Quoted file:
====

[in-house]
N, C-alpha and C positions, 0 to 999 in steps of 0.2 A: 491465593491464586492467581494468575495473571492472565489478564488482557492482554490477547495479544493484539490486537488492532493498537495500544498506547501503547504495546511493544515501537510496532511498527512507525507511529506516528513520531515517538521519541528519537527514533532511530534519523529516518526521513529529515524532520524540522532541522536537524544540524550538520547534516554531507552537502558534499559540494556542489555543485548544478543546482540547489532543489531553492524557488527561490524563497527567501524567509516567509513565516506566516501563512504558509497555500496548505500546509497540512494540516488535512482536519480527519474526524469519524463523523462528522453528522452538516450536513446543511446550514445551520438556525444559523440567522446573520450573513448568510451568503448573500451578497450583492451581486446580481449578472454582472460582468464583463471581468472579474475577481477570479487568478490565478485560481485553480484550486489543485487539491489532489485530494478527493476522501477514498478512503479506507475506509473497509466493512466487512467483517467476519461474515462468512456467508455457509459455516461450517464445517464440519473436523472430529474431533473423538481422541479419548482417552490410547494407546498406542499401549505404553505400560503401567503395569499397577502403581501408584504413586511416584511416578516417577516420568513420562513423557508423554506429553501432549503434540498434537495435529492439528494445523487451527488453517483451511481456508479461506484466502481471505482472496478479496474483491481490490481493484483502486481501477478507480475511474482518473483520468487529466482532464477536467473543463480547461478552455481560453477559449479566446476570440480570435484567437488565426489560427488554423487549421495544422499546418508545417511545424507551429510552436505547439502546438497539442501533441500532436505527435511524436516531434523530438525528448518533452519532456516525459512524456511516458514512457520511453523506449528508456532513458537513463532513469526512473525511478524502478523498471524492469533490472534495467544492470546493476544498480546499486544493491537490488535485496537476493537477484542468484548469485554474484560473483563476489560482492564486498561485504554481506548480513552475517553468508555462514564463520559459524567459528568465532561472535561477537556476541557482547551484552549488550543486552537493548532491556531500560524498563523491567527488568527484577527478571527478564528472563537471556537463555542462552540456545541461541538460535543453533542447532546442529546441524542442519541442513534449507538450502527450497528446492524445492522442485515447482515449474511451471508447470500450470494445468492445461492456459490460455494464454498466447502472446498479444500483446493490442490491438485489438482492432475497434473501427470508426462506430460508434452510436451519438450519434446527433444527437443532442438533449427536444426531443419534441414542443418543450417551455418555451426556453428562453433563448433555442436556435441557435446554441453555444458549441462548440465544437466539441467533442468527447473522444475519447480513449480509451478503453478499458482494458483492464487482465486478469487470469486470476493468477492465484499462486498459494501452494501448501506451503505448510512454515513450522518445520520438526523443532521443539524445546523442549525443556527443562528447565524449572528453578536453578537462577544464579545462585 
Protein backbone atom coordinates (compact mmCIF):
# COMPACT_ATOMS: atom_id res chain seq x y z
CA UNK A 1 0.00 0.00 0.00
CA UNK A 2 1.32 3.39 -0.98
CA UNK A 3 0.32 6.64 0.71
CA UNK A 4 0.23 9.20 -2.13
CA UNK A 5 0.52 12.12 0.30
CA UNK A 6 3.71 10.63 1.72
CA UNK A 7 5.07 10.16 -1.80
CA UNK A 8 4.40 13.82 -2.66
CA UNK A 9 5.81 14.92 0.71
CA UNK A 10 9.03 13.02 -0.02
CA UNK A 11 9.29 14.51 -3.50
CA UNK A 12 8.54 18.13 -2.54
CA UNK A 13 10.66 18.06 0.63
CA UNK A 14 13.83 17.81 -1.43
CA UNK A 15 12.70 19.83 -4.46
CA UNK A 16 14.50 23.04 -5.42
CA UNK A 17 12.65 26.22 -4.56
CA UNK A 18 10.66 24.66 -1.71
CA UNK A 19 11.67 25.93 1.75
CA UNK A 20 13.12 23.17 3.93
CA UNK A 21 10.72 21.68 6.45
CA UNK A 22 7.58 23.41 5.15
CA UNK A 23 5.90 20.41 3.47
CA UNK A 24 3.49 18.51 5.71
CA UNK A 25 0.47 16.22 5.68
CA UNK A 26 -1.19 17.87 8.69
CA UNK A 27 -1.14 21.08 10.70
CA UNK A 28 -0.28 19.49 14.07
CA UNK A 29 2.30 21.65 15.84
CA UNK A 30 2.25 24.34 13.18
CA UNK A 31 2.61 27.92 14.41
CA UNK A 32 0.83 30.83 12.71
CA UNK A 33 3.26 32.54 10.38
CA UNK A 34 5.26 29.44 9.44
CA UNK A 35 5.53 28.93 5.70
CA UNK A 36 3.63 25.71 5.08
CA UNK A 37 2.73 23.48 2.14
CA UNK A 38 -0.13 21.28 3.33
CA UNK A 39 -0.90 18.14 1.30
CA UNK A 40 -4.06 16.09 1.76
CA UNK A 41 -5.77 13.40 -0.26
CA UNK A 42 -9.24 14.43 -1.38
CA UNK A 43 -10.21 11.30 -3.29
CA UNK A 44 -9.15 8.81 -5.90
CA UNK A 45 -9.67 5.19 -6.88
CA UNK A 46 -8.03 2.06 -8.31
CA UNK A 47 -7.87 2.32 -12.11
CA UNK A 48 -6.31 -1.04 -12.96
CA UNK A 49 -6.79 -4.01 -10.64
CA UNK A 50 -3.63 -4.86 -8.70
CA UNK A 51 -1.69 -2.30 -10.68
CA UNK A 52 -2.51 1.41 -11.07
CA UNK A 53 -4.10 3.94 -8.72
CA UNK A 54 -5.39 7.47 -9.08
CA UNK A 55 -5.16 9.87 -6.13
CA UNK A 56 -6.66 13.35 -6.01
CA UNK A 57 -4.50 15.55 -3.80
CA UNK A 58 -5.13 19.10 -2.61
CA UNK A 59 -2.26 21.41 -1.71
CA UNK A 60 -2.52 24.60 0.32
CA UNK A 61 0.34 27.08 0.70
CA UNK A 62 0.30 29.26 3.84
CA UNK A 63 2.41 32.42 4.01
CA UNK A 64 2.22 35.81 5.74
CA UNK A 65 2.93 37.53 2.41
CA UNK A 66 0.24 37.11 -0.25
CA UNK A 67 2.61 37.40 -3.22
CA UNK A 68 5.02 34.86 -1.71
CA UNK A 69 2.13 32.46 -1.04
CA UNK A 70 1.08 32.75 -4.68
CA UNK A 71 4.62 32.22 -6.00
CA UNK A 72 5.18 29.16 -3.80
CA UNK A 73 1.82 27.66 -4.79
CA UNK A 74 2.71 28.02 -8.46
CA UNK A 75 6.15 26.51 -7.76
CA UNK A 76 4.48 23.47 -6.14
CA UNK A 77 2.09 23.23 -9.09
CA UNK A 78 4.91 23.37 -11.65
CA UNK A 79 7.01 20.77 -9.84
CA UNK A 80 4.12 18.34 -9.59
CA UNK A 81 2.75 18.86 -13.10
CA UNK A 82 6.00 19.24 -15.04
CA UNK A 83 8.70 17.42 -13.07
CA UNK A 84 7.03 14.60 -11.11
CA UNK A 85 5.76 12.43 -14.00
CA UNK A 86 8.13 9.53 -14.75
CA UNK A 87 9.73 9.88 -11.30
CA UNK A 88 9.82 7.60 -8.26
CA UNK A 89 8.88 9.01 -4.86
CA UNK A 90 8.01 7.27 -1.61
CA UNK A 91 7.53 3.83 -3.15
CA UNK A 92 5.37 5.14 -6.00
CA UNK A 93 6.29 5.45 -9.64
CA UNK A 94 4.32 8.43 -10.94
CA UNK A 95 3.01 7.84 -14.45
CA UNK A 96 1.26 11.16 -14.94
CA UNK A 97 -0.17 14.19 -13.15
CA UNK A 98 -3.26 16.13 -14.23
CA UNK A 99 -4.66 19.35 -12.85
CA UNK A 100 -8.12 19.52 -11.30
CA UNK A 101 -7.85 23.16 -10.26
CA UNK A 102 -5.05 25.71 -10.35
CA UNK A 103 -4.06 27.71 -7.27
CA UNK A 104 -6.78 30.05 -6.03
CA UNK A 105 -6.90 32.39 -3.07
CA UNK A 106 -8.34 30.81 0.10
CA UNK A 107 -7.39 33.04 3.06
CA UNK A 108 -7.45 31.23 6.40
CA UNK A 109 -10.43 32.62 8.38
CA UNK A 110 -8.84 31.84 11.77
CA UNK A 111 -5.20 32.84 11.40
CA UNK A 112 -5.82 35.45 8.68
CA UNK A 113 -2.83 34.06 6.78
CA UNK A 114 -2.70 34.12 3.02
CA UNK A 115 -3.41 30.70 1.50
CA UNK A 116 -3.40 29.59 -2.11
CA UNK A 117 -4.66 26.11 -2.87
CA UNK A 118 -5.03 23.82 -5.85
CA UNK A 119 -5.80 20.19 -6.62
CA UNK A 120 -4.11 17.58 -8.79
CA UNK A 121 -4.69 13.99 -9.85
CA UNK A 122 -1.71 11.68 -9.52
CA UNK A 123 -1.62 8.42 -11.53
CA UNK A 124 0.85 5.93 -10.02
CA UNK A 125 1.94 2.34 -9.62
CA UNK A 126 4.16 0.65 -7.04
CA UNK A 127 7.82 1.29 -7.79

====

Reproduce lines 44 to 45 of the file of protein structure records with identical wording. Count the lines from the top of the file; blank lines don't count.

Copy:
CA UNK A 40 -4.06 16.09 1.76
CA UNK A 41 -5.77 13.40 -0.26